Product metrics: conversion rate, visitors to registration value, time on the page

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This is when you start seeing that you hit it off with the user. This stage implies that the user has not only come on board, but they have also become interested in your product and taken certain targeted actions. Activation metrics are indicative of whether the user perceives your MVP’s value or not. In other words, they show whether you hooked the user or not.

Practical insights

If a large percentage of users give up at this stage, there can be several common reasons for this: 1) wrong audience, 2) bad user experience, or 3) no value. With the wrong audience, it’s clear — you need to get back to the user research stage and refine user personas. To enhance user experience, you need to know at what point people drop off. For this, look into heatmaps that show how users actually interact with your MVP. Based on our experience, the root cause of failed activation is often a challenging registration or lack of onboarding. So it’s worth directing the UX improvement efforts to these actions. And finally, if the user doesn’t see the value in your MVP, it’s a warning sign of the product’s irrelevance, indicating that you need to pivot. But, there’s also a possibility that the user hasn’t had a chance to grasp the MVP’s value yet because the path to it is too bumpy. Then again, you need to reconsider the UX design and simplify it.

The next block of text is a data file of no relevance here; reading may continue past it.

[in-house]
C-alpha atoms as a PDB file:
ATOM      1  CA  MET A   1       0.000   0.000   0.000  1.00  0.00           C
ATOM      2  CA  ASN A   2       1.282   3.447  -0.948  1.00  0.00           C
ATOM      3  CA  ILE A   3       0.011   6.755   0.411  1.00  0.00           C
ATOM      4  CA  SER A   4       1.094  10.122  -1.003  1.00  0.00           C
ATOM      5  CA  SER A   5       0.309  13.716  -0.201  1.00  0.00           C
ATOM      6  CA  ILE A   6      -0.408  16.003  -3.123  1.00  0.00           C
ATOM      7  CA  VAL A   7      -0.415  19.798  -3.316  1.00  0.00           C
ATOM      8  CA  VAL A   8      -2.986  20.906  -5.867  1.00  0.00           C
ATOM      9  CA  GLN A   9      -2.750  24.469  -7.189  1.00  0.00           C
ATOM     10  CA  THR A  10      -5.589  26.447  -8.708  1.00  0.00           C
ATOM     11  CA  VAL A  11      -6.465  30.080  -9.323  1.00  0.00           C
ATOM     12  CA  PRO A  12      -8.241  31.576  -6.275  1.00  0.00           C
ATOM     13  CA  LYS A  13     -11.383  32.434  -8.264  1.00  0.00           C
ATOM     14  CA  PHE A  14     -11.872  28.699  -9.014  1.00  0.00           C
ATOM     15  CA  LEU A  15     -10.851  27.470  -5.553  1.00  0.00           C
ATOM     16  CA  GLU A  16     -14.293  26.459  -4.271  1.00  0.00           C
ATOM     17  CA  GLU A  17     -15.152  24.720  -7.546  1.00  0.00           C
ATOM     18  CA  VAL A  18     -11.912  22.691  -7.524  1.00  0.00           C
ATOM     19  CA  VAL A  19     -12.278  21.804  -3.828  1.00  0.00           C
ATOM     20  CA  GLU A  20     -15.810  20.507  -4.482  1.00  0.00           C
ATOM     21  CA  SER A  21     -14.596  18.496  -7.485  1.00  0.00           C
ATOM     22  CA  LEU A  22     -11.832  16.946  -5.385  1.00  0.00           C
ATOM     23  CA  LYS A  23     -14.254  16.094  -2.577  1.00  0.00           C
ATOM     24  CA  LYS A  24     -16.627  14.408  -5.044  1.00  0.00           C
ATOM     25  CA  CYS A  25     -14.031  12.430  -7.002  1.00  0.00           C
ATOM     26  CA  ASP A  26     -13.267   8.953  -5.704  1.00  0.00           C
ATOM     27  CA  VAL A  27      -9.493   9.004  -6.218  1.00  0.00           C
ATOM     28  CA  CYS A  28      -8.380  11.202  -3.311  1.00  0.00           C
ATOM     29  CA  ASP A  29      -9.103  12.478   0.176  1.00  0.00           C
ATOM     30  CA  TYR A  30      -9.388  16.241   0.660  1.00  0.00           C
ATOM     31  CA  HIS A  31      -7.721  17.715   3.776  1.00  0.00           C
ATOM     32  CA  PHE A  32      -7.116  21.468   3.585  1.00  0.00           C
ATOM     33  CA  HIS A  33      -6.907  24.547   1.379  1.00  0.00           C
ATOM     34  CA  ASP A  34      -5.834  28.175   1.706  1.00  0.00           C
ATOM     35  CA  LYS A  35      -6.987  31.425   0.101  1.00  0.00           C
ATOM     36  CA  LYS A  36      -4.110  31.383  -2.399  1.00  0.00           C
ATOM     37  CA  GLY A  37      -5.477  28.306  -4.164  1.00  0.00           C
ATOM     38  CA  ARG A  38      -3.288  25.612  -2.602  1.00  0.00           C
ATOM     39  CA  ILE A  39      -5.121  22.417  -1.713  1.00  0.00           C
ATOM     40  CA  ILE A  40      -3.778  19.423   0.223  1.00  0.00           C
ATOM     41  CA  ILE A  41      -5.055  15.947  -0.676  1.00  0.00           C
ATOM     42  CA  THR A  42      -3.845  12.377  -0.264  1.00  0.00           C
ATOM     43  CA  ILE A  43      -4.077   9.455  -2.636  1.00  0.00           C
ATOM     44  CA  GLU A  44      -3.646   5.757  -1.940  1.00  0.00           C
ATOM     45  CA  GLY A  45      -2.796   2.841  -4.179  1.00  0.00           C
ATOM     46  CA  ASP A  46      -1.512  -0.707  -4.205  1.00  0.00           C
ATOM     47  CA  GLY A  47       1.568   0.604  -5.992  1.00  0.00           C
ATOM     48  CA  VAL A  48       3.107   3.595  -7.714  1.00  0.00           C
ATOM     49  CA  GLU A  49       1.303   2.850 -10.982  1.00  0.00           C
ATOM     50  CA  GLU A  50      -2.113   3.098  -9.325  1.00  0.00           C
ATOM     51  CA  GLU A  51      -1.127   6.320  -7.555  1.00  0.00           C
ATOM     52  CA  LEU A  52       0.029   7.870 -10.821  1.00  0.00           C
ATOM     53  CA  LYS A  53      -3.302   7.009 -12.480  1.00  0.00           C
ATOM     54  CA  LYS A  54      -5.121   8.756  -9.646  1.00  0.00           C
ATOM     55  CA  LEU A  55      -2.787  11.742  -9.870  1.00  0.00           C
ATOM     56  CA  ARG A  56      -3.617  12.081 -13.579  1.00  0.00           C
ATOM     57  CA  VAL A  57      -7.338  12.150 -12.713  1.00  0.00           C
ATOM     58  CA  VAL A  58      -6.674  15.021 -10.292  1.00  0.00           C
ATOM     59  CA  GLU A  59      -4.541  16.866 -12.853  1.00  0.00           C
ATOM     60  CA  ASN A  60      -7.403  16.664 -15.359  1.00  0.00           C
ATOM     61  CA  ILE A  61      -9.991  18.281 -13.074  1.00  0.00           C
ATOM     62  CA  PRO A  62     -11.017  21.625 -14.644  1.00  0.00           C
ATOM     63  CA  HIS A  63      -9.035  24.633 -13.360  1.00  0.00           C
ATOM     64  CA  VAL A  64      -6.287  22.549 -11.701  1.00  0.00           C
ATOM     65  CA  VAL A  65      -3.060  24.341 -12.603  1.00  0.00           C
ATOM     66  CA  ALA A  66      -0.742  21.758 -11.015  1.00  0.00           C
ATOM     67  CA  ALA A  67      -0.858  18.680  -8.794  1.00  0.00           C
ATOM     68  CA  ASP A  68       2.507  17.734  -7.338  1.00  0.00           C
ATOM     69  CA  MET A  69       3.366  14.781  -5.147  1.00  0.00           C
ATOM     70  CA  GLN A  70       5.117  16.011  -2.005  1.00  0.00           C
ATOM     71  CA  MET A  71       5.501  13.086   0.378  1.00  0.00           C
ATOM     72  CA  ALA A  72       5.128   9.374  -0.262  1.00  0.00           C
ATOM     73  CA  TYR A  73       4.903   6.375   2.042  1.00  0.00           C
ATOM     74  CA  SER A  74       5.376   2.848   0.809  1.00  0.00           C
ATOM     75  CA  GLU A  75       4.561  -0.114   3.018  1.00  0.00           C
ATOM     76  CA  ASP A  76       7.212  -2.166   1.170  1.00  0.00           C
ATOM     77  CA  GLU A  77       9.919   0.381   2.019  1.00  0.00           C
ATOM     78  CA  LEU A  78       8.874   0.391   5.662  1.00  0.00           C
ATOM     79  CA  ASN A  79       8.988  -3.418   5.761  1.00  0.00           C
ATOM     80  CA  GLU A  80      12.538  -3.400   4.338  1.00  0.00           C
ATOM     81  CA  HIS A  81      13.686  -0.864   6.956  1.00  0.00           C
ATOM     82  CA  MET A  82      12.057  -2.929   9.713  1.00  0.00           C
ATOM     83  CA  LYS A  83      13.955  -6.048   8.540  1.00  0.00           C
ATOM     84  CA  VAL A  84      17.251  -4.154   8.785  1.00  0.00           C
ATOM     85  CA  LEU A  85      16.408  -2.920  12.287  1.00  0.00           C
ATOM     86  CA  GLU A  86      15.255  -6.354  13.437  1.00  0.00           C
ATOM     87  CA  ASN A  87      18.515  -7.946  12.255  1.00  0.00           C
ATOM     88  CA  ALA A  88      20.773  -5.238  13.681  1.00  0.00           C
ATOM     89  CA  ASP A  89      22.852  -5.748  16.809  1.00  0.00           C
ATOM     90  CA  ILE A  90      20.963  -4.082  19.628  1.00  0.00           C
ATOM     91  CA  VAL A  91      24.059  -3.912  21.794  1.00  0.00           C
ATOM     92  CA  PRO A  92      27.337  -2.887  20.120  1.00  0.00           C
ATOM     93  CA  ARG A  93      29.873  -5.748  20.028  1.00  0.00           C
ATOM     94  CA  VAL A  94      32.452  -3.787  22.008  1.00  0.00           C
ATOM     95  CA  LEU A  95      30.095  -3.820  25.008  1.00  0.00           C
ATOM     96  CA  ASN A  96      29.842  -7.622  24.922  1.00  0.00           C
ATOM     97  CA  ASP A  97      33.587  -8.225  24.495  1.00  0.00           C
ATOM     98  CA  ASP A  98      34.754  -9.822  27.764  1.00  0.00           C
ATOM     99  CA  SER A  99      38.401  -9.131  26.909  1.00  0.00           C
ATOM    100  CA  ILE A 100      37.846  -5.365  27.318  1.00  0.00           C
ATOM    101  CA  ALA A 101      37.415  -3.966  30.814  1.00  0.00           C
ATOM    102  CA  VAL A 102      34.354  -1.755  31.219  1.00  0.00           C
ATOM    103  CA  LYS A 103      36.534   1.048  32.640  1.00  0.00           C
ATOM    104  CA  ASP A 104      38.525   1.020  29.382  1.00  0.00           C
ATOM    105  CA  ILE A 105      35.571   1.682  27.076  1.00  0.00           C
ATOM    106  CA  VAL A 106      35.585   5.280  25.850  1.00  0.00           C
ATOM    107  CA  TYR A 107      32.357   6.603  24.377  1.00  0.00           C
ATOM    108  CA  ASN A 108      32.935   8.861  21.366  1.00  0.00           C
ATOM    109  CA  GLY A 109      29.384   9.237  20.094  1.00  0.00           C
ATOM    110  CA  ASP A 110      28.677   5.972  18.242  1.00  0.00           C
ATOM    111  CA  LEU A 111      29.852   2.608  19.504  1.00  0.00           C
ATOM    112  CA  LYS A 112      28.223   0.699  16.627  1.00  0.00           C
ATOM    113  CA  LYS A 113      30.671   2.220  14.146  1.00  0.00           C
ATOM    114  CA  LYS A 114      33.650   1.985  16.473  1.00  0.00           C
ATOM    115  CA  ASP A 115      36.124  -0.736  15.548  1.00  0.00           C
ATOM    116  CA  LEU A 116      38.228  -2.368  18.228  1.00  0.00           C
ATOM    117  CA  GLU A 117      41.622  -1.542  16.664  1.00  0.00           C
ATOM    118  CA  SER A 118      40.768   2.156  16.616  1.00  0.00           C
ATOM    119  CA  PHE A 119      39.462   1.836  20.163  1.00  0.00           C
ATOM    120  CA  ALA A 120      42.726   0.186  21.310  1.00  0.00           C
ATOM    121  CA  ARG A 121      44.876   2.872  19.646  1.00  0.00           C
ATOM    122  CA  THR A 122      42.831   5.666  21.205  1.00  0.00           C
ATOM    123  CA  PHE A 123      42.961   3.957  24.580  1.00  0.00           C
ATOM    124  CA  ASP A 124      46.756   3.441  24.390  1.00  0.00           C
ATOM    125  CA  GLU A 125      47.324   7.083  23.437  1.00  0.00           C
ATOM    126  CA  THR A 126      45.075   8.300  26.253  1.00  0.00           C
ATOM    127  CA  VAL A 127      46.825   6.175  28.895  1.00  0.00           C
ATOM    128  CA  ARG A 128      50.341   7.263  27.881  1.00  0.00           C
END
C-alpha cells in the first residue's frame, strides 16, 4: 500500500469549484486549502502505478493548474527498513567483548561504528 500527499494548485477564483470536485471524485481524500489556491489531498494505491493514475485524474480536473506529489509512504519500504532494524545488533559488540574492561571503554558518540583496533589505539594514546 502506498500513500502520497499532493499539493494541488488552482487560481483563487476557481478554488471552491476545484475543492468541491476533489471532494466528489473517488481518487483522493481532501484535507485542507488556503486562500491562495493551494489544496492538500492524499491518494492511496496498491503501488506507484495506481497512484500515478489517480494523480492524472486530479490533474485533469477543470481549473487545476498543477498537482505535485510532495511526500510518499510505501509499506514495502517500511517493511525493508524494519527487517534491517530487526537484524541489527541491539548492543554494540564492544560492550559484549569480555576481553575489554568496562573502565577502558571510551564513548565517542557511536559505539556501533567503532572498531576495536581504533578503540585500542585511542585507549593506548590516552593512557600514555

Product metrics: repeat visits, daily and monthly active users, churn

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While activation informs you on whether the user has tried out your product, the retention metrics show whether they do it on a regular basis. It is about constantly providing value to the user and encouraging them to come back for more, again and again.

Practical insights

If the user retention is low, it means that people just don’t want to use your MVP because 1) it doesn’t deliver on promises, 2) it’s a bad value for money, or 3) it’s too complex. What you need to do is optimize the MVP’s core function, reconsider the pricing, or improve UX and add customer support, respectively. There’s also one more interesting scenario. Chances are some users haven’t intended to buy your product at all — they may only be attracted by the freebies you offer. Then, it makes sense to switch focus to paying users instead, meaning you need to define the target segment and invest in acquiring such leads.


Product metrics: referrals, mentions, viral coefficient, viral cycle time, ratings & reviews

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Strong retention indicates that the user will likely recommend your MVP product to others. The trick is the referral rate is not easy to measure with common analytics tools unless you provide each client with a special UTM link to share. However, you can track brand mentions, reviews, or conduct customer surveys to figure it out.